As humans, we have a pervasive desire to compartmentalize. To box up messy thoughts and emotions and “just get on with it already.” For Marisa Renee Lee, this was the approach she took to navigating grief. Grief that started when she was 12 and her mother, Lisa, was diagnosed with MS. Grief that grew as her mother was later diagnosed with cancer and died in 2008. Grief that expanded to included infertility, pregnancy loss, and most recently, a cousin who died of COVID-19. These last three losses led Marisa to realize that she didn’t have to box up her grief and shove it to the back of the closet. She found a way to open those boxes, to sit with the reality of what was lost, to honor what was – and in that process she also found a way to make room for joy and beauty. Marisa wrote about these discoveries for her new book, Grief is Love, Living With Loss. In our conversation we talk about how she got to the point of writing this book, what’s she learned about grief, what it’s been like to grieve in this world as a Black woman, and all the ways she stays connected to the memory of her mom Lisa.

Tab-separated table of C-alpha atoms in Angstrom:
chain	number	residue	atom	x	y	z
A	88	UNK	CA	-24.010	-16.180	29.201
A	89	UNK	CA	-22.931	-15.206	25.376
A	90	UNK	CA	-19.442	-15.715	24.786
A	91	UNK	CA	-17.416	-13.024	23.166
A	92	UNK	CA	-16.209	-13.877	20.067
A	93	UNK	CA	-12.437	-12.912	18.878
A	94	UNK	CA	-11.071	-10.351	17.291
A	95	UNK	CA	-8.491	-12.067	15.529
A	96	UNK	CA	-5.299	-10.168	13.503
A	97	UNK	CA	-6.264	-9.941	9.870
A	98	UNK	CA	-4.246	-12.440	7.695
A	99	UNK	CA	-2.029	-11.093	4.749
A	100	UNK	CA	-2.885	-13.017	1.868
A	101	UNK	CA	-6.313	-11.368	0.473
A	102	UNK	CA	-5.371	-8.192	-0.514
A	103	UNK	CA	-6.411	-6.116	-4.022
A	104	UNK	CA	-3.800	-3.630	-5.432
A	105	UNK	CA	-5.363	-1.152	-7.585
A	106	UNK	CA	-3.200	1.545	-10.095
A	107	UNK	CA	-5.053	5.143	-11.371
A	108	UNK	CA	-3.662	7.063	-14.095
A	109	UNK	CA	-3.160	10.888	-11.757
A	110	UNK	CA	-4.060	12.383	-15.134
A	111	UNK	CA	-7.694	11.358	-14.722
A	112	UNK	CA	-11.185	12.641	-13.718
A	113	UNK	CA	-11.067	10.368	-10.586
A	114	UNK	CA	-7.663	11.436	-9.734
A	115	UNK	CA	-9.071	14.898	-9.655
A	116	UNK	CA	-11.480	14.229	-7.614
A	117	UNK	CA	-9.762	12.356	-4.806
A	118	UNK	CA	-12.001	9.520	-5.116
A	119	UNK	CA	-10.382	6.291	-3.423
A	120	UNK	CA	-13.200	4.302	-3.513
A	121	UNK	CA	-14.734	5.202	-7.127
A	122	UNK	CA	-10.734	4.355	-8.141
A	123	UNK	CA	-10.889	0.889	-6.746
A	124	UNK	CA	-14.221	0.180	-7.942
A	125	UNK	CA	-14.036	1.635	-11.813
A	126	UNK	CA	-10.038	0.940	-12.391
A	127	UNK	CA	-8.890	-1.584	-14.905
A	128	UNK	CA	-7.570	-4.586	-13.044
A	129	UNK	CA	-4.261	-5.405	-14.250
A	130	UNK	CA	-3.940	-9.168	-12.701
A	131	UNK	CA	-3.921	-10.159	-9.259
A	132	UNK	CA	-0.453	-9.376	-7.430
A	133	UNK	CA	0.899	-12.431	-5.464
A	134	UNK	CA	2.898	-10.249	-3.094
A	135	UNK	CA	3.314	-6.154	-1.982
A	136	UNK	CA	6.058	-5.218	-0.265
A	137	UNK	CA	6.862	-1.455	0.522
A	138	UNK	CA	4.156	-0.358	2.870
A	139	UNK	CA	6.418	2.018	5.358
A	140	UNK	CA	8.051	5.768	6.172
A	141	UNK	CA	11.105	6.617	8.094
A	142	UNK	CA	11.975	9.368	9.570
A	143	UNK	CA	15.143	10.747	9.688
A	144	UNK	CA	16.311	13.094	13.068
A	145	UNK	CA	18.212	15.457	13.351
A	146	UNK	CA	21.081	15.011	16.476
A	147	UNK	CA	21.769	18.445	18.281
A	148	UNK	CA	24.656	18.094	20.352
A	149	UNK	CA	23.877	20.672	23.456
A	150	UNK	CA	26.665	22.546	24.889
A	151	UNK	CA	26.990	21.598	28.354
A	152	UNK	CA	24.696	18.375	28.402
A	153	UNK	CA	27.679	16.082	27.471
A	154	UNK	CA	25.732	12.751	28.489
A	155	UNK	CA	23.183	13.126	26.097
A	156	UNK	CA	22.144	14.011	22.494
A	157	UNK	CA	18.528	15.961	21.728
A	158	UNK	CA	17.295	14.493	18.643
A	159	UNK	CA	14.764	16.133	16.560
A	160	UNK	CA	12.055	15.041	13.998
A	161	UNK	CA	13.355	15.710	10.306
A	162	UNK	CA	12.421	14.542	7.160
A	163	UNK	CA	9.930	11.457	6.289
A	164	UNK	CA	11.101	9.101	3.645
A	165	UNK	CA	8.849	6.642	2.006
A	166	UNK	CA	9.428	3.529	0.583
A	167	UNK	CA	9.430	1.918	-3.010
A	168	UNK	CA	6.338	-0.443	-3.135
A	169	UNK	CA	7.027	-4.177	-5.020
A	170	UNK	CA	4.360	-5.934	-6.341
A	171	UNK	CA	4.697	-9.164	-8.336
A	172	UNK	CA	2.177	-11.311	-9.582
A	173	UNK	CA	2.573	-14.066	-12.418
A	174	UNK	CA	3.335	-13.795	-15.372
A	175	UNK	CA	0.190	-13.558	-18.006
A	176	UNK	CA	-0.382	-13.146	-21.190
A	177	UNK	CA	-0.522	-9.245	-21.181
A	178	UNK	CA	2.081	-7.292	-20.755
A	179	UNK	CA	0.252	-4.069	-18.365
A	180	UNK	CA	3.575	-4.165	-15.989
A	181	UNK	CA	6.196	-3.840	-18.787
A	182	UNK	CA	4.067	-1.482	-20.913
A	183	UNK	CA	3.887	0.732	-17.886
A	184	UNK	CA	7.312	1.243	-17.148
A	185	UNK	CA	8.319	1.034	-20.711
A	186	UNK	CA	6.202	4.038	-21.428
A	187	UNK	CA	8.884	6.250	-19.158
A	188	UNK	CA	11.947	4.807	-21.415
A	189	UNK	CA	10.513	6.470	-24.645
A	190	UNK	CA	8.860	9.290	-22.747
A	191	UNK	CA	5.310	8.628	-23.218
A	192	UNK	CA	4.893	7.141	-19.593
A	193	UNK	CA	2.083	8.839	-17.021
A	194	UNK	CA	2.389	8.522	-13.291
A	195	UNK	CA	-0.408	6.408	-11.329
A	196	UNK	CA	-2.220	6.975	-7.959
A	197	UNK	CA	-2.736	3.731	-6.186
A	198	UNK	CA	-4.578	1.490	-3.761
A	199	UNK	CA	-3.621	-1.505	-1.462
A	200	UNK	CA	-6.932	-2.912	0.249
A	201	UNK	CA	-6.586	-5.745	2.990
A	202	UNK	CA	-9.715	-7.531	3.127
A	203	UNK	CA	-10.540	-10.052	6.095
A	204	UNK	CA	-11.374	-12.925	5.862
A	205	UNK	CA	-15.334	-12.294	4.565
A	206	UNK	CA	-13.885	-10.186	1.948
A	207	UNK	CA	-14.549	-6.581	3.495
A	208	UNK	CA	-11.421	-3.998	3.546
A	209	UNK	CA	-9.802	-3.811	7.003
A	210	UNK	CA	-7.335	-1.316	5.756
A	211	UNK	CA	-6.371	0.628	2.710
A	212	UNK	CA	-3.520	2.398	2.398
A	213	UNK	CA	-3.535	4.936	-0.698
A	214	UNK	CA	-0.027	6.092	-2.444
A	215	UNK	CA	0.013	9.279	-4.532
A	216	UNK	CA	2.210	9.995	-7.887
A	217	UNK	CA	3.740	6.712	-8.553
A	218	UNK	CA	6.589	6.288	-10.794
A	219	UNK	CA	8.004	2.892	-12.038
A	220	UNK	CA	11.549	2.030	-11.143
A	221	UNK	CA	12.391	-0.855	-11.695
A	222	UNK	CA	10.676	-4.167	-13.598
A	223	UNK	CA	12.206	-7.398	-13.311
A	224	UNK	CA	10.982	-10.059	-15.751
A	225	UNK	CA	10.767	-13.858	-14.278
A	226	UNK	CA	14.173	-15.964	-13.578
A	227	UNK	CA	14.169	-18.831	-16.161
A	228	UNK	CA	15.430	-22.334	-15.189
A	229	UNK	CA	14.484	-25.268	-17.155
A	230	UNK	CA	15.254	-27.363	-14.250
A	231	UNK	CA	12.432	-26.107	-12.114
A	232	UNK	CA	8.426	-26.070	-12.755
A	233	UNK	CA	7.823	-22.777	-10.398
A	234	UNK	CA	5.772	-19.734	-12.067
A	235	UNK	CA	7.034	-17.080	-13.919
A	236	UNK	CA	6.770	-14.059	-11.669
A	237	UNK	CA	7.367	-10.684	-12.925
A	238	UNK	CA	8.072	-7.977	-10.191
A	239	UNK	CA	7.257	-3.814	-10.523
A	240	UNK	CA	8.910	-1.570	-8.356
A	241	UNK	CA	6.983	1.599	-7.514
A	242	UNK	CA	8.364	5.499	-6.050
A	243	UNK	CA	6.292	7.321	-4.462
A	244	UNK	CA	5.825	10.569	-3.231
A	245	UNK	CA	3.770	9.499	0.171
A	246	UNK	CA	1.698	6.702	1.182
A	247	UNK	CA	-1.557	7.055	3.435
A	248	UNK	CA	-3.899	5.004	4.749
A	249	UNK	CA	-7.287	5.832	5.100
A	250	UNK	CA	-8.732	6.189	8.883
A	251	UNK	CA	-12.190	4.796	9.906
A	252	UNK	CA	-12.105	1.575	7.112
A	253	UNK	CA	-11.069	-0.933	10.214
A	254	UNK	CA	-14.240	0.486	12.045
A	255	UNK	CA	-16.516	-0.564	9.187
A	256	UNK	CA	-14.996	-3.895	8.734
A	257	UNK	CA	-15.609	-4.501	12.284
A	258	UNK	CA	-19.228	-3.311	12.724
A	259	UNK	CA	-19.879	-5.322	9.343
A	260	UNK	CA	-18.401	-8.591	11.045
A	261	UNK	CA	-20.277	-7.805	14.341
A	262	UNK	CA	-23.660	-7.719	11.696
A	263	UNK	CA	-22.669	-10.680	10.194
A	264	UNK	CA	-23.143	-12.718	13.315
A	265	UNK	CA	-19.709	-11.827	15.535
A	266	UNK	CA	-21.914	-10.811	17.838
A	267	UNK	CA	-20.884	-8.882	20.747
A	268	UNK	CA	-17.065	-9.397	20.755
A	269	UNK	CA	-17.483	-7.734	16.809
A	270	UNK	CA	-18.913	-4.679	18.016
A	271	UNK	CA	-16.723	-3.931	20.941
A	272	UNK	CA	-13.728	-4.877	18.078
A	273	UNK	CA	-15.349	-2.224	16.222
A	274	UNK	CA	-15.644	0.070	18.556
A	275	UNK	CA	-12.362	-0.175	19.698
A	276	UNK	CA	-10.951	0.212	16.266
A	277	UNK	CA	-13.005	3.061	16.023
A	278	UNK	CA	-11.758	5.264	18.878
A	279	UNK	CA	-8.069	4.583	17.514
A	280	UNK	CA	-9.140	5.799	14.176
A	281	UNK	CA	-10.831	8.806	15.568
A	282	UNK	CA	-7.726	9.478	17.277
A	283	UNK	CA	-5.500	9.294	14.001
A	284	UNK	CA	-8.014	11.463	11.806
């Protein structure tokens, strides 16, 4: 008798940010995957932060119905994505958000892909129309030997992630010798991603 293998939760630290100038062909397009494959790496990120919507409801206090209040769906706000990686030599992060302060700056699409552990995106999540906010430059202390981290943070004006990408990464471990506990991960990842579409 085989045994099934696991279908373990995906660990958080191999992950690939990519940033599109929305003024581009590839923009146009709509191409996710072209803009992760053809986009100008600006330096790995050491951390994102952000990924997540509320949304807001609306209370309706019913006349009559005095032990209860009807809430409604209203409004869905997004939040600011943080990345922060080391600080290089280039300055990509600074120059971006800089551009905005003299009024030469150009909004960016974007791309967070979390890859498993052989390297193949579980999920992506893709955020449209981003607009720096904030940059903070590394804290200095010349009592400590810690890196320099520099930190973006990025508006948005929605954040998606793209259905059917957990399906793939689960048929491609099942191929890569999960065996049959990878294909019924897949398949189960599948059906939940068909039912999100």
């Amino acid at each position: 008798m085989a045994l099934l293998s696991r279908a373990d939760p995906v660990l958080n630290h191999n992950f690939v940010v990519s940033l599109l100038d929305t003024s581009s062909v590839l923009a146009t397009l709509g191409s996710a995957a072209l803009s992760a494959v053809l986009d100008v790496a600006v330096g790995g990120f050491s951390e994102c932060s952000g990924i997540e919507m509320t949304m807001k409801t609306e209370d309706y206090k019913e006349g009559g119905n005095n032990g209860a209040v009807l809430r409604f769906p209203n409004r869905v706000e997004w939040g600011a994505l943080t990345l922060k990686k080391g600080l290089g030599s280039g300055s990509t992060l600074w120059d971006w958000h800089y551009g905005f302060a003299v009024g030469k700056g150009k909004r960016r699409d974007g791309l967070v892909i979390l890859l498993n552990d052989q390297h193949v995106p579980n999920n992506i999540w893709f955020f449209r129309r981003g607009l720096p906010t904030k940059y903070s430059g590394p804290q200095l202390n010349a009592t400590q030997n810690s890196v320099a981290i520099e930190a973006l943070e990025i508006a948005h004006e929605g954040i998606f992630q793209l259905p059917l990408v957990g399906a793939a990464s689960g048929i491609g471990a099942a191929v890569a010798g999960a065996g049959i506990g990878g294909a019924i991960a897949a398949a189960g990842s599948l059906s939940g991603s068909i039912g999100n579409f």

Learn more about Marisa.
Order Grief Is Love, Living With Loss.
Follow on Instagram @marisareneelee
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Grief Out Loud is supported in part by the Chester Stephan Endowment Fund in loving memory by the estate of Theodore R. Stephan.